Boys under orders
A boy of ten, one of 12 and another of 16 have been given anti-social behaviour orders by Newark Youth Court to stop them terrorising old folk who live nearby.
The ten-year-old, Callum Leggett, of Yorke Drive, Newark, is the youngest person ever in the area to be given such an order and among the youngest nationally.
The 16-year-old, Daniel Goodrum, of Fenton Close, Newark, was warned by the chairman of the bench, Mr Paul Morris, that breaching the order would almost certainly mean custody.
The third boy is angelic-looking Cliff Bunch (12) of Yorke Drive.
The order bans all three from entering any of five areas of housing for old people around Yorke Drive.
These are Asman Court, Staton Court, Millennium Court, Stukeley Court and Beaumont Walk and their associated gardens.
The identities of the boys are being made public so that people in the area can police the boys’ conduct.
If anyone sees them straying into areas from which they are banned, they should be reported to the police.
The law bans the Advertiser from reporting any criminal hearings in which the boys might have been involved.
However at the asbo hearing, which is conducted under civil, not criminal law, it was stated that Leggett, who is 11 today, has a conviction for burglary with intent to steal.
Bunch has a conviction for criminal damage and burglary with intent to steal, and Goodrum has a conviction for criminal damage, burglary with intent and criminal damage, the hearing was told.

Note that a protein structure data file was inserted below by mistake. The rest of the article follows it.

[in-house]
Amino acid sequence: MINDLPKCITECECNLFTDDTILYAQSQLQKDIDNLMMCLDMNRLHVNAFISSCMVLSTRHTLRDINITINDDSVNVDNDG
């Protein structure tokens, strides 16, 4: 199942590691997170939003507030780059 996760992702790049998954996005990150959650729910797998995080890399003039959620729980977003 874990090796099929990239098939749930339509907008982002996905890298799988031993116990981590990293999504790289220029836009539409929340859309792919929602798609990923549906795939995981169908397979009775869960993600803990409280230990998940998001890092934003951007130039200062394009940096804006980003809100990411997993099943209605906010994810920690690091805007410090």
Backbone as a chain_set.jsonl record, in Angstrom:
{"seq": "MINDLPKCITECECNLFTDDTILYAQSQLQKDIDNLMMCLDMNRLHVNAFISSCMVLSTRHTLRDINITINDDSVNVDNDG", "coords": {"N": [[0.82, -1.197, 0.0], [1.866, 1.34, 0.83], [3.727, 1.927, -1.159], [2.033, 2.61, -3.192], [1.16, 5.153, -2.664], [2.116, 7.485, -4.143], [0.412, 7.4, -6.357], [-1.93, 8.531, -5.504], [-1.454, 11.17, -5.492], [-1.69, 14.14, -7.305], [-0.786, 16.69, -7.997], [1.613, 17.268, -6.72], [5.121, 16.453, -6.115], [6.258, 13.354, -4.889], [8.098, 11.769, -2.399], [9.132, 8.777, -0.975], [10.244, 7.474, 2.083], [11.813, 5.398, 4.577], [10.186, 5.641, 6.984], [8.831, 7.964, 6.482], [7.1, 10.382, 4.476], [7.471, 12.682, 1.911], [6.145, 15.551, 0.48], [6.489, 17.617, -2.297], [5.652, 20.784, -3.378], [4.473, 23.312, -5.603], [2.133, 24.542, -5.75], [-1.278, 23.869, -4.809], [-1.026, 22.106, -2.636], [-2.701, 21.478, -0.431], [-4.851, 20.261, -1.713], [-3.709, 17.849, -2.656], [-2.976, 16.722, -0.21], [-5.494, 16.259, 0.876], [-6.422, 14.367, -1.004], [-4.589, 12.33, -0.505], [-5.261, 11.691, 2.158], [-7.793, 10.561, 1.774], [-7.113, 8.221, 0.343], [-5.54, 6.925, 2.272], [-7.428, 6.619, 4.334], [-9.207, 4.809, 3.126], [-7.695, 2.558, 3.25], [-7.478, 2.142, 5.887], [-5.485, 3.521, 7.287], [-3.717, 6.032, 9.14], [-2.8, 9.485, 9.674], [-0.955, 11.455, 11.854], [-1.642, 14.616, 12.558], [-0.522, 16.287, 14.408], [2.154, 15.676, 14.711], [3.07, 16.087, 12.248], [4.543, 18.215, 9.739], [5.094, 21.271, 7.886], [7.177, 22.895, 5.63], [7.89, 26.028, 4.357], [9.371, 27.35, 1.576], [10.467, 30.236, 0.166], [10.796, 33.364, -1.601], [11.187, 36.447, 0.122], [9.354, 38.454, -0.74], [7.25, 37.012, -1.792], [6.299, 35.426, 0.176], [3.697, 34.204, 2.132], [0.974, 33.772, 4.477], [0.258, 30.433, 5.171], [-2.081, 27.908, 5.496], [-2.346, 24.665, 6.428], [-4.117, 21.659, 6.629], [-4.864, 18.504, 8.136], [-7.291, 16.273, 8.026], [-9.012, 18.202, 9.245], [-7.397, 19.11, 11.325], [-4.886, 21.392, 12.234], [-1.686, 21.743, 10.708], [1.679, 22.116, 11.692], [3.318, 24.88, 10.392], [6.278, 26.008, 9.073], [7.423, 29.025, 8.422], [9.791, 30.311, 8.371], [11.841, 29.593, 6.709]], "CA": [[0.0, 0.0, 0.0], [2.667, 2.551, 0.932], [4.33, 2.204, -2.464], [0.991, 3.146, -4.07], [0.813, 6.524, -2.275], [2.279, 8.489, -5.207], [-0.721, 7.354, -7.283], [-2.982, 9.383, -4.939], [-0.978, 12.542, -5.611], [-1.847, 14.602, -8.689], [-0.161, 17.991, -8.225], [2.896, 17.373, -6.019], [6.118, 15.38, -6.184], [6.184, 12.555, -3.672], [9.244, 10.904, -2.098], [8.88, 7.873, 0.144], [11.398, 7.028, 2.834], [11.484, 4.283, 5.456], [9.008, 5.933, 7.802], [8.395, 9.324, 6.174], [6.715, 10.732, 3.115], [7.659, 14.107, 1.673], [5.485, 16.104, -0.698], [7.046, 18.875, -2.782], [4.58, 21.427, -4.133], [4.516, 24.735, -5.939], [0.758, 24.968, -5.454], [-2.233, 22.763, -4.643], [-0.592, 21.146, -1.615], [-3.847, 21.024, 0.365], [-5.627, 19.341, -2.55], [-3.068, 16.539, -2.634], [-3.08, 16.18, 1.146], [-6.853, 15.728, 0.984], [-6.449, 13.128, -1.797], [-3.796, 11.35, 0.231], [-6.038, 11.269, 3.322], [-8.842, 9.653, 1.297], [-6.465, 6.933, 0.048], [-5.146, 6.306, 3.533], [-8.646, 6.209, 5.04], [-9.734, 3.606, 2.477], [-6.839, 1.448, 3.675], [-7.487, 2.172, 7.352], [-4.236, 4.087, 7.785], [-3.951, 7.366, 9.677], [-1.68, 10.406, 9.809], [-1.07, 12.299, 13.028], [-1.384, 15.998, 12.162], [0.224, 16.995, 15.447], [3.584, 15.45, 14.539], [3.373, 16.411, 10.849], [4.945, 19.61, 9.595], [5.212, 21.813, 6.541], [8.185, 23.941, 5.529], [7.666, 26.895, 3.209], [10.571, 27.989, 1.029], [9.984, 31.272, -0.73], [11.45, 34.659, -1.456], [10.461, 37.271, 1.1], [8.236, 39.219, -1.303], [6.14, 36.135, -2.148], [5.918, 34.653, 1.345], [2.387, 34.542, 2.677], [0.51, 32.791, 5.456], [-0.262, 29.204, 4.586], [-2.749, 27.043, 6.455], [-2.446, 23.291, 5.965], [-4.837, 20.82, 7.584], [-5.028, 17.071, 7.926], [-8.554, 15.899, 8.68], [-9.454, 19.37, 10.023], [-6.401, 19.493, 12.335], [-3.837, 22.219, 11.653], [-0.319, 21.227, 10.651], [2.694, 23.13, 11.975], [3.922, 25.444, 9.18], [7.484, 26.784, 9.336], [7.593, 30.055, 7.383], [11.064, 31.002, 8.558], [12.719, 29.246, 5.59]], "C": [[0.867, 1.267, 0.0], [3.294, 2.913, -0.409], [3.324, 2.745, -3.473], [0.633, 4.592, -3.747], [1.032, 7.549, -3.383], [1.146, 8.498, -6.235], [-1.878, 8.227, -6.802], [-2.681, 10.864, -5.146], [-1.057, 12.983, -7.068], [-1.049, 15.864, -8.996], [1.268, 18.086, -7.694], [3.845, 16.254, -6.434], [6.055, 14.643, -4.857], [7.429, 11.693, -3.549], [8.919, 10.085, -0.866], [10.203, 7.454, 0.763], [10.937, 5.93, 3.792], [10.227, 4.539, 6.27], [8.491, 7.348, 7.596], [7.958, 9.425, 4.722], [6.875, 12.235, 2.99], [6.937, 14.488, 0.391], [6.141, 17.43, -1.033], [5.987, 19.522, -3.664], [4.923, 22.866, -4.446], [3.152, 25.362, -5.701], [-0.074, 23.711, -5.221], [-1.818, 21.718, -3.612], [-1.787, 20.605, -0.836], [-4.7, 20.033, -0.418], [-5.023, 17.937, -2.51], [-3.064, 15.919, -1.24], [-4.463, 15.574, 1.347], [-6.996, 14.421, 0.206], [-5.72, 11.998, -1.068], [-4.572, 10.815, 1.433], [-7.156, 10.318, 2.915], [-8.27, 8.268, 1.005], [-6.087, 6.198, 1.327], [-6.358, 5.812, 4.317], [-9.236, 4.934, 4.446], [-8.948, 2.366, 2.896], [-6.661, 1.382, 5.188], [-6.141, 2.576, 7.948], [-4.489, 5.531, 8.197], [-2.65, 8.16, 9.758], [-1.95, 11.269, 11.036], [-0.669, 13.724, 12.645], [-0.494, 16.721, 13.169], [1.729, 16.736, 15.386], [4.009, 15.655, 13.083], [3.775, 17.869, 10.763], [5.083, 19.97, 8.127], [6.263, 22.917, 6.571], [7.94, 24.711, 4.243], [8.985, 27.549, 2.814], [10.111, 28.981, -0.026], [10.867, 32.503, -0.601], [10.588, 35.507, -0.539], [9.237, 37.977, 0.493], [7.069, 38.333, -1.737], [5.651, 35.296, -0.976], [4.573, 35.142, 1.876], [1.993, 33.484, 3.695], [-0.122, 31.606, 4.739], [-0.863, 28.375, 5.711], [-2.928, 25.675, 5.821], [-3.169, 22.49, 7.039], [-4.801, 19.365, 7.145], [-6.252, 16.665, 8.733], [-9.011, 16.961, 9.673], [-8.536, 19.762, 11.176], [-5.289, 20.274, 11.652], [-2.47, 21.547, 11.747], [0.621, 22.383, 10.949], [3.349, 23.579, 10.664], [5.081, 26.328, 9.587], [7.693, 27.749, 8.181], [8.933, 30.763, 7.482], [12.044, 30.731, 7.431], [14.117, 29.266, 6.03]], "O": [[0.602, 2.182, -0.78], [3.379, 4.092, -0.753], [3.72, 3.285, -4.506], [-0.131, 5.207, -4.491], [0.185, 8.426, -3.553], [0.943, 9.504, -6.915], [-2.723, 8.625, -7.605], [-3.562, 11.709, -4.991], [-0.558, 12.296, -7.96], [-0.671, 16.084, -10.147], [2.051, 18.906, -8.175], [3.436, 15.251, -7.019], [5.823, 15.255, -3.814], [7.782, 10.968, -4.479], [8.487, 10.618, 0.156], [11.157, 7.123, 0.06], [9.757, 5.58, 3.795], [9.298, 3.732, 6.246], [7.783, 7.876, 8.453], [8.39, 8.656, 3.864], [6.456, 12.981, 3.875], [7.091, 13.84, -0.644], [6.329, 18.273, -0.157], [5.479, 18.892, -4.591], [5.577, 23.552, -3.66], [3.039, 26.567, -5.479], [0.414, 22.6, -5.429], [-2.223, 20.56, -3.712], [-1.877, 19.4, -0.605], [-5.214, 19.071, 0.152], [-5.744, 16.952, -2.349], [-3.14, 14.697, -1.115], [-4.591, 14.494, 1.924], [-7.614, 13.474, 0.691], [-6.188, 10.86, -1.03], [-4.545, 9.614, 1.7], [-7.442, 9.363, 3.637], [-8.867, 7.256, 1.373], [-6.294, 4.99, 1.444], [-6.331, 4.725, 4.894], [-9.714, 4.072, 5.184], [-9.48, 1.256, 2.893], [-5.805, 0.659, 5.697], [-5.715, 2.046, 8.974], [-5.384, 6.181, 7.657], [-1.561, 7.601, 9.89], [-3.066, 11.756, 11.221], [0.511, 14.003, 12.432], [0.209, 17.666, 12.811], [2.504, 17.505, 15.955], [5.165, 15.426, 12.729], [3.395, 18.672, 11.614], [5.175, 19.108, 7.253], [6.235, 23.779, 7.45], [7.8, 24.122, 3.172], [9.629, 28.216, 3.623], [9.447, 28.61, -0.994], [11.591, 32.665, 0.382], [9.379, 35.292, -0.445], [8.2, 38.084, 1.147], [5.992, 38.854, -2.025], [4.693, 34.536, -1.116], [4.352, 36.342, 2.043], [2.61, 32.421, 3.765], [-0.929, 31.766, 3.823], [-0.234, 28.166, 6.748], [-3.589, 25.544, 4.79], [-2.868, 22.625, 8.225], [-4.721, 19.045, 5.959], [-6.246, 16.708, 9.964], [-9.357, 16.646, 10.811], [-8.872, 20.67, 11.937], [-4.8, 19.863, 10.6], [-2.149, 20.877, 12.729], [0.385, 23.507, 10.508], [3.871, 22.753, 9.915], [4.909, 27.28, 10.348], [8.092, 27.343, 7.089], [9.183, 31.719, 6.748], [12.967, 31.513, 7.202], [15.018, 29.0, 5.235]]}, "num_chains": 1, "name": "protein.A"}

In making the application for the anti-social behaviour orders, Mr Robby Singh said the children taunted old people and regularly went into their gardens.
All three, he said, burgled a shed on Beaumont Walk belonging to a 78-year-old woman.
Mr Clive Rossin, for Bunch, who was told by Mr Morris to remove the gum he was chewing, said: “The asbo in these terms is appropriate.
“Cliff would concede that he has been a nuisance to old age people on the Yorke Drive estate.
“He is not attending school at the present time but from next week will be attending the pupil referral unit.”
Mr Bill Miller, defending Leggett, said: “There is a need for the old people to be appropriately protected.”
Representing Goodrum, he said the asbo would mean that the trio would constantly be under observation.
Mr Morris said: “These are areas where old people live — vulnerable people. They do not do any harm to anybody.
“They do not expect people to break in and frighten them. We agree the asbo set out in the terms read out by the prosecution for two years.
“All three of you: This is extremely serious. If you break the conditions you will come back and be sentenced.
“This does not mean you can go to other areas and commit offences there.
“Daniel, I am willing to bet, with almost certainty, that would mean detention and training for you.
“You have to learn from this experience. For that reason I am recommending you for the Last Chance programme at Glen Parva. It is not a nice experience. It means spending a day at a young offenders’ institution.”